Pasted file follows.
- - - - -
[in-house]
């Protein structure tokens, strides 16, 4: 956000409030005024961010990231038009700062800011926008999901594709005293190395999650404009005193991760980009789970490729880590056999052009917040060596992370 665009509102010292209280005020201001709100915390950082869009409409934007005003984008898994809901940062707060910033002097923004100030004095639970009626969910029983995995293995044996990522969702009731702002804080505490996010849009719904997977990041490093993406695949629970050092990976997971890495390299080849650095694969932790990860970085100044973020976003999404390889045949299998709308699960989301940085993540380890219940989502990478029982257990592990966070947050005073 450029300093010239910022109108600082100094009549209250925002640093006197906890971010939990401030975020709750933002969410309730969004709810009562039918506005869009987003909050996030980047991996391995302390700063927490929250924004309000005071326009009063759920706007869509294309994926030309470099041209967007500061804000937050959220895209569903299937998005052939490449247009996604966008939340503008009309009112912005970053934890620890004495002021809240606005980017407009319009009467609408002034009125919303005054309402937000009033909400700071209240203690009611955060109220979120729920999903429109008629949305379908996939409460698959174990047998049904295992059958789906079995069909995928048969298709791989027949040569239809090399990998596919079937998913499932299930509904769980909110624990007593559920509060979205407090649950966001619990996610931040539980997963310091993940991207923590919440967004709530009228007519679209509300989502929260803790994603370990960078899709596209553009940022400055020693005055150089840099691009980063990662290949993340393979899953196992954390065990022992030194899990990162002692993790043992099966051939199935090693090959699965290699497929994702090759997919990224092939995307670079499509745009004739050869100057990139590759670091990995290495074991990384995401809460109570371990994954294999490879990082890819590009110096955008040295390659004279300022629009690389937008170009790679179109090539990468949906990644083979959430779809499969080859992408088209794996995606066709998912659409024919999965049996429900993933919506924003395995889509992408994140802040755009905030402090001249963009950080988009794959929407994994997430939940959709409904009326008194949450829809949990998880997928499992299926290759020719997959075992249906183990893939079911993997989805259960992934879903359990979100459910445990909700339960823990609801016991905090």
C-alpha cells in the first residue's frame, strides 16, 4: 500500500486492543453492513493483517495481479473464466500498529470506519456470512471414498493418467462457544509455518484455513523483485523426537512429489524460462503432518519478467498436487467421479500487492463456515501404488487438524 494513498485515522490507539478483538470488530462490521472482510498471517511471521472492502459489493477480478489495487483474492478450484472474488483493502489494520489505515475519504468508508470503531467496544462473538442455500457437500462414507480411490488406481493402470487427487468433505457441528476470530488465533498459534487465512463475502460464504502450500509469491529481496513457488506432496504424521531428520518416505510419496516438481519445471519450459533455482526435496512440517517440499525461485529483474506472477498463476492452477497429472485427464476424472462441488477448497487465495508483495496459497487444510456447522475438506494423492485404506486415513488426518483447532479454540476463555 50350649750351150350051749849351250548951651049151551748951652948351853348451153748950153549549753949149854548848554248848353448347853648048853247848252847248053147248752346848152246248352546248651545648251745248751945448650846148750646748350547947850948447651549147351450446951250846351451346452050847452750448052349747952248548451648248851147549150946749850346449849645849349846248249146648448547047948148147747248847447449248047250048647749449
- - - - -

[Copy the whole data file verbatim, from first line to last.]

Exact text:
[in-house]
């Protein structure tokens, strides 16, 4: 956000409030005024961010990231038009700062800011926008999901594709005293190395999650404009005193991760980009789970490729880590056999052009917040060596992370 665009509102010292209280005020201001709100915390950082869009409409934007005003984008898994809901940062707060910033002097923004100030004095639970009626969910029983995995293995044996990522969702009731702002804080505490996010849009719904997977990041490093993406695949629970050092990976997971890495390299080849650095694969932790990860970085100044973020976003999404390889045949299998709308699960989301940085993540380890219940989502990478029982257990592990966070947050005073 450029300093010239910022109108600082100094009549209250925002640093006197906890971010939990401030975020709750933002969410309730969004709810009562039918506005869009987003909050996030980047991996391995302390700063927490929250924004309000005071326009009063759920706007869509294309994926030309470099041209967007500061804000937050959220895209569903299937998005052939490449247009996604966008939340503008009309009112912005970053934890620890004495002021809240606005980017407009319009009467609408002034009125919303005054309402937000009033909400700071209240203690009611955060109220979120729920999903429109008629949305379908996939409460698959174990047998049904295992059958789906079995069909995928048969298709791989027949040569239809090399990998596919079937998913499932299930509904769980909110624990007593559920509060979205407090649950966001619990996610931040539980997963310091993940991207923590919440967004709530009228007519679209509300989502929260803790994603370990960078899709596209553009940022400055020693005055150089840099691009980063990662290949993340393979899953196992954390065990022992030194899990990162002692993790043992099966051939199935090693090959699965290699497929994702090759997919990224092939995307670079499509745009004739050869100057990139590759670091990995290495074991990384995401809460109570371990994954294999490879990082890819590009110096955008040295390659004279300022629009690389937008170009790679179109090539990468949906990644083979959430779809499969080859992408088209794996995606066709998912659409024919999965049996429900993933919506924003395995889509992408994140802040755009905030402090001249963009950080988009794959929407994994997430939940959709409904009326008194949450829809949990998880997928499992299926290759020719997959075992249906183990893939079911993997989805259960992934879903359990979100459910445990909700339960823990609801016991905090």
C-alpha cells in the first residue's frame, strides 16, 4: 500500500486492543453492513493483517495481479473464466500498529470506519456470512471414498493418467462457544509455518484455513523483485523426537512429489524460462503432518519478467498436487467421479500487492463456515501404488487438524 494513498485515522490507539478483538470488530462490521472482510498471517511471521472492502459489493477480478489495487483474492478450484472474488483493502489494520489505515475519504468508508470503531467496544462473538442455500457437500462414507480411490488406481493402470487427487468433505457441528476470530488465533498459534487465512463475502460464504502450500509469491529481496513457488506432496504424521531428520518416505510419496516438481519445471519450459533455482526435496512440517517440499525461485529483474506472477498463476492452477497429472485427464476424472462441488477448497487465495508483495496459497487444510456447522475438506494423492485404506486415513488426518483447532479454540476463555 50350649750351150350051749849351250548951651049151551748951652948351853348451153748950153549549753949149854548848554248848353448347853648048853247848252847248053147248752346848152246248352546248651545648251745248751945448650846148750646748350547947850948447651549147351450446951250846351451346452050847452750448052349747952248548451648248851147549150946749850346449849645849349846248249146648448547047948148147747248847447449248047250048647749449